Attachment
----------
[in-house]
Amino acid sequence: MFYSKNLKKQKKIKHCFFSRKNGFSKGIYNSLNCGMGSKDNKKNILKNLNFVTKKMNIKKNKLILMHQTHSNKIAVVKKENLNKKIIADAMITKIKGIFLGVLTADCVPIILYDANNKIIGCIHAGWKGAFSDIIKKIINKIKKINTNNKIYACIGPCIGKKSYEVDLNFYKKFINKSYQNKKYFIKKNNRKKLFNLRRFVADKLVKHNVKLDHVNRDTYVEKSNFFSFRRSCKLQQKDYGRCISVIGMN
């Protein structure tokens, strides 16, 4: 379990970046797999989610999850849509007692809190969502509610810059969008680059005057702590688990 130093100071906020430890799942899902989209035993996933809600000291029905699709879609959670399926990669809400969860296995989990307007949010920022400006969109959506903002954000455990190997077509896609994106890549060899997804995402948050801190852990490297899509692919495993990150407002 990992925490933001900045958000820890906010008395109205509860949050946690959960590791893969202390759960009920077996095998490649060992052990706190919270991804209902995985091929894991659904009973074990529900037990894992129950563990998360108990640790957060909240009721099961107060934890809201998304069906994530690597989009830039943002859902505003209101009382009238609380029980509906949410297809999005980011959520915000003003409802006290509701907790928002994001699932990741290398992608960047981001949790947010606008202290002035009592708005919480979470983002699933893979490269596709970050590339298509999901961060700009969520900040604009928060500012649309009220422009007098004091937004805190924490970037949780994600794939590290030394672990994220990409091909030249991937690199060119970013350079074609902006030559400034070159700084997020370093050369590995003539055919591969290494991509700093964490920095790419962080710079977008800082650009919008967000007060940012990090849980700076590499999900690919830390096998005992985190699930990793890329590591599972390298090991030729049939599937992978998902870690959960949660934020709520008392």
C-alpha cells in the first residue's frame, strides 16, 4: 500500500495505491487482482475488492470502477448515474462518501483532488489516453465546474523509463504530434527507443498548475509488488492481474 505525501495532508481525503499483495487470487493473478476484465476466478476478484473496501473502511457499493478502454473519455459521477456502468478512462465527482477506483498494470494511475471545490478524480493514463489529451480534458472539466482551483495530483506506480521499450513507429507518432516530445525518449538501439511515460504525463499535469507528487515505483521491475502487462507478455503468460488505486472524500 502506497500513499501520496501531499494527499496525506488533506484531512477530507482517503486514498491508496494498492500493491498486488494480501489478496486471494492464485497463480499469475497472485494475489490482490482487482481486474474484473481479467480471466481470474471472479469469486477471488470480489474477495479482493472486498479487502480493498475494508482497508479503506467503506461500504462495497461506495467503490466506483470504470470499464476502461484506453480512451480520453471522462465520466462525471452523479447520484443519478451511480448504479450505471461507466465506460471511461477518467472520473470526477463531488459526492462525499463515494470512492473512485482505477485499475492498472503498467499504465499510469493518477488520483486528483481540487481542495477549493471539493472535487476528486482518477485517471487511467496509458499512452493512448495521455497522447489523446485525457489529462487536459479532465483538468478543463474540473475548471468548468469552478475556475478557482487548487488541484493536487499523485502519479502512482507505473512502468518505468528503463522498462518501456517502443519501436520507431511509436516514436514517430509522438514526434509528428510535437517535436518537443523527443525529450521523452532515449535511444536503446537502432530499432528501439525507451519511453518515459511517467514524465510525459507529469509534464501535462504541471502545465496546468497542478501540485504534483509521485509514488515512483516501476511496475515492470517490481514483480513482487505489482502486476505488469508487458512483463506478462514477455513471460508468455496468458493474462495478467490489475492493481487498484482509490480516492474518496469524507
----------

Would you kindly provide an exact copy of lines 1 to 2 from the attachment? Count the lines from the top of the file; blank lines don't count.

[in-house]
Amino acid sequence: MFYSKNLKKQKKIKHCFFSRKNGFSKGIYNSLNCGMGSKDNKKNILKNLNFVTKKMNIKKNKLILMHQTHSNKIAVVKKENLNKKIIADAMITKIKGIFLGVLTADCVPIILYDANNKIIGCIHAGWKGAFSDIIKKIINKIKKINTNNKIYACIGPCIGKKSYEVDLNFYKKFINKSYQNKKYFIKKNNRKKLFNLRRFVADKLVKHNVKLDHVNRDTYVEKSNFFSFRRSCKLQQKDYGRCISVIGMN